What are the success factors? You need a response from many survey participants, so a high "response rate" is essential for you.

  • Your survey must be sexy, so really crisp and short survey design. Scientific, of course, but also simple! We have good experience with a conversation mode, a kind of chat history, which can be answered easily and "on-the-fly" on a mobile.
  • You need relevant, in-depth data and ask about it, with questions that relate to a previous answer.
  • You need a innovative topic, which is not ERP integration - not meant to be a company, but really a recipient.
  • It has to be personally shipped, it has to sound like you. It needs to be at eye level.
  • Then it needs comprehensive lead research with enriched data, so with data that really appeal to the recipient and have been accurately revised. Accordingly, the conversion is then higher.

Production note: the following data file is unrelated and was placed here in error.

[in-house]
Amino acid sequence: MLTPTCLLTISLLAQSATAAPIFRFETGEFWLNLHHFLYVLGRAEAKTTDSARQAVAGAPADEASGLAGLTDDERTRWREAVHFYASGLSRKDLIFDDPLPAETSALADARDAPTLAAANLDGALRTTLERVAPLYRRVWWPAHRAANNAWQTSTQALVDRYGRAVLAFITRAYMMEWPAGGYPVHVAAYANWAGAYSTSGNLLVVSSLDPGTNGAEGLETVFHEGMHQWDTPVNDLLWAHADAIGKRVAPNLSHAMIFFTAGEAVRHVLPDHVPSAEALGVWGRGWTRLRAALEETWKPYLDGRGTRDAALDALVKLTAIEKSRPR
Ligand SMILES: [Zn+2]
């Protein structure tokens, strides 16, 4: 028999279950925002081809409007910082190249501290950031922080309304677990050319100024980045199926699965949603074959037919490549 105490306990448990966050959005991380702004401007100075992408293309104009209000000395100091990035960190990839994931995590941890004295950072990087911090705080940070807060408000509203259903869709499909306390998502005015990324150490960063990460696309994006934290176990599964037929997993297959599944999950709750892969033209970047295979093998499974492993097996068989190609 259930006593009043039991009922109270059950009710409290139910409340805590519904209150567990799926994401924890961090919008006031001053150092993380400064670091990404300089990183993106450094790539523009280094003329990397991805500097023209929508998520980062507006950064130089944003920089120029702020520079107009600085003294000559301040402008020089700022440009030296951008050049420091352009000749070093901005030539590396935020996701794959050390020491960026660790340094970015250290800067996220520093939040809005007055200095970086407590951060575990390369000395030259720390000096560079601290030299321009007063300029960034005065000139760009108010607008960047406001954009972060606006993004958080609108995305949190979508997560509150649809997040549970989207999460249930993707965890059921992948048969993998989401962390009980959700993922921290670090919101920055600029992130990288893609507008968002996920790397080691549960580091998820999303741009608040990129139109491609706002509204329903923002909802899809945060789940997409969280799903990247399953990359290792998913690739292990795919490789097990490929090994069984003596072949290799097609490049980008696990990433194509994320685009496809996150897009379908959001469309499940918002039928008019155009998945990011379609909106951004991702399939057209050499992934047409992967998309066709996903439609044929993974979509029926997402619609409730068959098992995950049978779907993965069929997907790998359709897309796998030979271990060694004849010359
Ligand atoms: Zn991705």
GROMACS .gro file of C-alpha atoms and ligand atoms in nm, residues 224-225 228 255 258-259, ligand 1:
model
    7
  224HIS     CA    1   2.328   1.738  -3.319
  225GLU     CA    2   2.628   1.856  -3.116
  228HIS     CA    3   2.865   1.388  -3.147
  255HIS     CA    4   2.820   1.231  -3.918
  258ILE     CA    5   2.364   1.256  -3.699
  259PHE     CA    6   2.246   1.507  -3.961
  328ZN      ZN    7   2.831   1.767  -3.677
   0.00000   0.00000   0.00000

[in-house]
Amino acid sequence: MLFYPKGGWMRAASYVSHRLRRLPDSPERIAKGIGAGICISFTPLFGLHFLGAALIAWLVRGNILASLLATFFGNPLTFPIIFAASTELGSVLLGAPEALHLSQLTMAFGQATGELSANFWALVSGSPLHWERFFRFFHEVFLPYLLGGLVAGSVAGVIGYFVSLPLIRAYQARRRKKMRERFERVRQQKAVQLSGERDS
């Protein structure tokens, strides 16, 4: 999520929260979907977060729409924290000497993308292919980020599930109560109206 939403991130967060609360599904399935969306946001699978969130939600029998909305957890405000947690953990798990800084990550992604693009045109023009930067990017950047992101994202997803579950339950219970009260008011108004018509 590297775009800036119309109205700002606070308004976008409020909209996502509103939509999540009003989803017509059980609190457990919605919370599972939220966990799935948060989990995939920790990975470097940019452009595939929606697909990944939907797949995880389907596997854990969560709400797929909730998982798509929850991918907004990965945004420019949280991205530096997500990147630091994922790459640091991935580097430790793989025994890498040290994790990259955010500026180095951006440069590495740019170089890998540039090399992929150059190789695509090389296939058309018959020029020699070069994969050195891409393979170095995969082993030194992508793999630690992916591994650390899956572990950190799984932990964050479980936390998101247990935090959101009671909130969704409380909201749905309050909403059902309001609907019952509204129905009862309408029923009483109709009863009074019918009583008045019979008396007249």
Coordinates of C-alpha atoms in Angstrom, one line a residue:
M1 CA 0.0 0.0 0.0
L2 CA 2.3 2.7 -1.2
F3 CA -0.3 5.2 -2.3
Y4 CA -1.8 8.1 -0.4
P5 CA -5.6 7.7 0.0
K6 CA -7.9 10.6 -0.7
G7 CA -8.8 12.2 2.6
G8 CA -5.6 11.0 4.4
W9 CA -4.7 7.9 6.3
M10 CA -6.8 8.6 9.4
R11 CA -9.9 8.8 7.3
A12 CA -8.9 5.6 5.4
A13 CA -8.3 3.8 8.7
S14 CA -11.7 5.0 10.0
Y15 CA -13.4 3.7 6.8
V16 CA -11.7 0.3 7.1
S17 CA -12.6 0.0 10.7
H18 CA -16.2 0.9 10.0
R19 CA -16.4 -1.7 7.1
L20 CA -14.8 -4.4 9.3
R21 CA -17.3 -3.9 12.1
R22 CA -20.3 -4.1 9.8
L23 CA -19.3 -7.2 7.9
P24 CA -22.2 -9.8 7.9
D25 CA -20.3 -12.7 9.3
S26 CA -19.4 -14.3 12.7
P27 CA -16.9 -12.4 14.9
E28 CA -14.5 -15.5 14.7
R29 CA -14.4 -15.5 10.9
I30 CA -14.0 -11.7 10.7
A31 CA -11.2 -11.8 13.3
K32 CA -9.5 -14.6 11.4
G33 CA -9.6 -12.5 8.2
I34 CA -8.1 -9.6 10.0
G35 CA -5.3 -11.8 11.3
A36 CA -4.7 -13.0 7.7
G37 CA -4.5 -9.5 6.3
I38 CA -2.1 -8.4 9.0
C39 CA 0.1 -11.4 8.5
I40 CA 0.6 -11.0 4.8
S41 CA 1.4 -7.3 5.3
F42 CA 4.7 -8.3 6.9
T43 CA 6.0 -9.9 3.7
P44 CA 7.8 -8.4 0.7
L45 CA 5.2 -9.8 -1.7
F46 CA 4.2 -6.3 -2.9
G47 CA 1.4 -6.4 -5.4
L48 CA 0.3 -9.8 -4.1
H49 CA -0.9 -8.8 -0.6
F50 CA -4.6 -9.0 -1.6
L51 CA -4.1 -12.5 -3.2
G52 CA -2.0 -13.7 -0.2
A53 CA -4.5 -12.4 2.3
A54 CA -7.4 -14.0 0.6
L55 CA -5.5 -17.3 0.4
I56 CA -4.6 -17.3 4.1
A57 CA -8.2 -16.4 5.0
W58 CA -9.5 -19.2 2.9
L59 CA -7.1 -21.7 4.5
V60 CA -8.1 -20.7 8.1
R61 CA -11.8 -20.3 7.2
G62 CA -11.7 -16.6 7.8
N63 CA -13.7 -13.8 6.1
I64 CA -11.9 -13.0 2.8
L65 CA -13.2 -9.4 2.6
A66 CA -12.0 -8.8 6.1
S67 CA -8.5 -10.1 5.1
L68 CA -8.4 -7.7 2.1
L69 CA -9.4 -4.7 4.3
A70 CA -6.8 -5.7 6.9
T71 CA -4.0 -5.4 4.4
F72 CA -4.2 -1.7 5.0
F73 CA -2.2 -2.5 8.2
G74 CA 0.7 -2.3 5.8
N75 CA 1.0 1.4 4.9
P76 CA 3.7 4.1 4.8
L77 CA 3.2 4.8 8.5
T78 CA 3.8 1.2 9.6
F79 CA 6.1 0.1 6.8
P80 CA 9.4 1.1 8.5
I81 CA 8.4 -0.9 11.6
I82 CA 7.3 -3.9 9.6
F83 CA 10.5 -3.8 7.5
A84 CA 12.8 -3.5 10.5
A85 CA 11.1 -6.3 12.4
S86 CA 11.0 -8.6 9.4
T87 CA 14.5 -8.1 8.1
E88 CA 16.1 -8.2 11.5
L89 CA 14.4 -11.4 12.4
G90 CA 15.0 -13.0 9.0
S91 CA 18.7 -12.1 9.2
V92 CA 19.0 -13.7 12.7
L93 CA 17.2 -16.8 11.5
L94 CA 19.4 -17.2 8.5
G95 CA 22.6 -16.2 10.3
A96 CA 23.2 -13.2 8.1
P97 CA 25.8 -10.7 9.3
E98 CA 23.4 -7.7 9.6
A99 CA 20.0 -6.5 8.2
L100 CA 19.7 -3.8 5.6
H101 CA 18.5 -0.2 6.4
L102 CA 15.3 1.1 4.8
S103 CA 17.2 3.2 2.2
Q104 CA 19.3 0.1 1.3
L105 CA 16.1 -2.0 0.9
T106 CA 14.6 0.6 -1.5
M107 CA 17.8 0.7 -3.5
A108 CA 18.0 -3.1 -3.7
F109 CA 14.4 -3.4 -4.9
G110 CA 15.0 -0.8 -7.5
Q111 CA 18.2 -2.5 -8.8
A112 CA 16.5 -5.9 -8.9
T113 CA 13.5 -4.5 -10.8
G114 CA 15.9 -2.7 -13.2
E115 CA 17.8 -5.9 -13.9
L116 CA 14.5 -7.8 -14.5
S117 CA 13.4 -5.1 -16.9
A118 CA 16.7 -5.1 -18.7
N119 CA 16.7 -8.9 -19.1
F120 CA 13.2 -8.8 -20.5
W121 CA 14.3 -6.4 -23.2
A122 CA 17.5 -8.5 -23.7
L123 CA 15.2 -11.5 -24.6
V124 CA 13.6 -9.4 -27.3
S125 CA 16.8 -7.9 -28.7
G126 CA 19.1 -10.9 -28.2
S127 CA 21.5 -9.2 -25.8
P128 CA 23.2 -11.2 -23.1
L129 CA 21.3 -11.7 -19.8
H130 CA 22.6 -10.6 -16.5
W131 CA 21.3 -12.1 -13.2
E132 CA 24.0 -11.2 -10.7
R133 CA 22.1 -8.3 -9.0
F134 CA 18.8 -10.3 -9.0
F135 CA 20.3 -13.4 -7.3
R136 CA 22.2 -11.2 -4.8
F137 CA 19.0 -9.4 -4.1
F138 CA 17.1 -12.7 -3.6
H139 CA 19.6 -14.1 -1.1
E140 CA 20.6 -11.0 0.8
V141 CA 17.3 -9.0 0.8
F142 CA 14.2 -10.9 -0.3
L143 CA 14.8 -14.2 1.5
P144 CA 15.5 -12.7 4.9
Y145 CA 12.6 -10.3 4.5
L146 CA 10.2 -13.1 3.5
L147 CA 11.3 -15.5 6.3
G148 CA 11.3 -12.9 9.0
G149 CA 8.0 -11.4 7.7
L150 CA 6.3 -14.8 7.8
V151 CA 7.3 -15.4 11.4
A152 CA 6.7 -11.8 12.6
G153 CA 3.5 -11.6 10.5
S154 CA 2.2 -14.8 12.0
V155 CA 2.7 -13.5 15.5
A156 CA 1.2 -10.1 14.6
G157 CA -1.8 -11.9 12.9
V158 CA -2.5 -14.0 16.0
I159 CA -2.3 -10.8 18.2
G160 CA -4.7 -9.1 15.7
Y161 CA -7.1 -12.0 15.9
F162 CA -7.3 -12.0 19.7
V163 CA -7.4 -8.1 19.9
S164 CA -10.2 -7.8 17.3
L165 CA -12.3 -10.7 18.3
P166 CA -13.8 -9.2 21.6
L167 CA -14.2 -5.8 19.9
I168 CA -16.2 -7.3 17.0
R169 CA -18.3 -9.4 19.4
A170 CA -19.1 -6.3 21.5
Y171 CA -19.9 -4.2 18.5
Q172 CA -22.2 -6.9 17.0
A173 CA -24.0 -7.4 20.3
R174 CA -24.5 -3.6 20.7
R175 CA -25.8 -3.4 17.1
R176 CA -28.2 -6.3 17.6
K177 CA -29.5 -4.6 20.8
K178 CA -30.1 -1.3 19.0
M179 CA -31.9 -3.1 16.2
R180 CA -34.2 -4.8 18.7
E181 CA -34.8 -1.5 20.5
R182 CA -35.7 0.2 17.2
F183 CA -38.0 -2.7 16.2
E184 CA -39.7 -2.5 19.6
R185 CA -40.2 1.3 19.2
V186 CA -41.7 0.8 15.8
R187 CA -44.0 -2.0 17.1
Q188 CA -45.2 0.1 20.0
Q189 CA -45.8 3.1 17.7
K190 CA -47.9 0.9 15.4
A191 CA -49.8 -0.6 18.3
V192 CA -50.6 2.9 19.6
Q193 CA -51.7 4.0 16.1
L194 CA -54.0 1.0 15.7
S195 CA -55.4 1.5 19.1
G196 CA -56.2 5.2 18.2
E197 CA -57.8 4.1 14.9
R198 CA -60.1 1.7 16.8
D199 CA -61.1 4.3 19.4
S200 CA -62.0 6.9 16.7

• The survey can also be representative in your segment. If you choose a very specific target group, have the right contacts, then I would ask the desired candidates even more personally and separately: "Would you participate and may I mention you that you have participated. The data is anonymized, but would be cool to share that you participated."
  • Finally, you need a solid presence for the presentation of the results with a informative landing page with the crisp statements where the experts position themselves and show how relevant it is.
  • You only need one hero content piece. You don't have to be the Avengers, with lots of Heroes, you just pick one of those characters - that's just your Hero theme. Then you derive all activities from that theme. That's your content strategy, your product positioning, your messaging - all derived from your Hero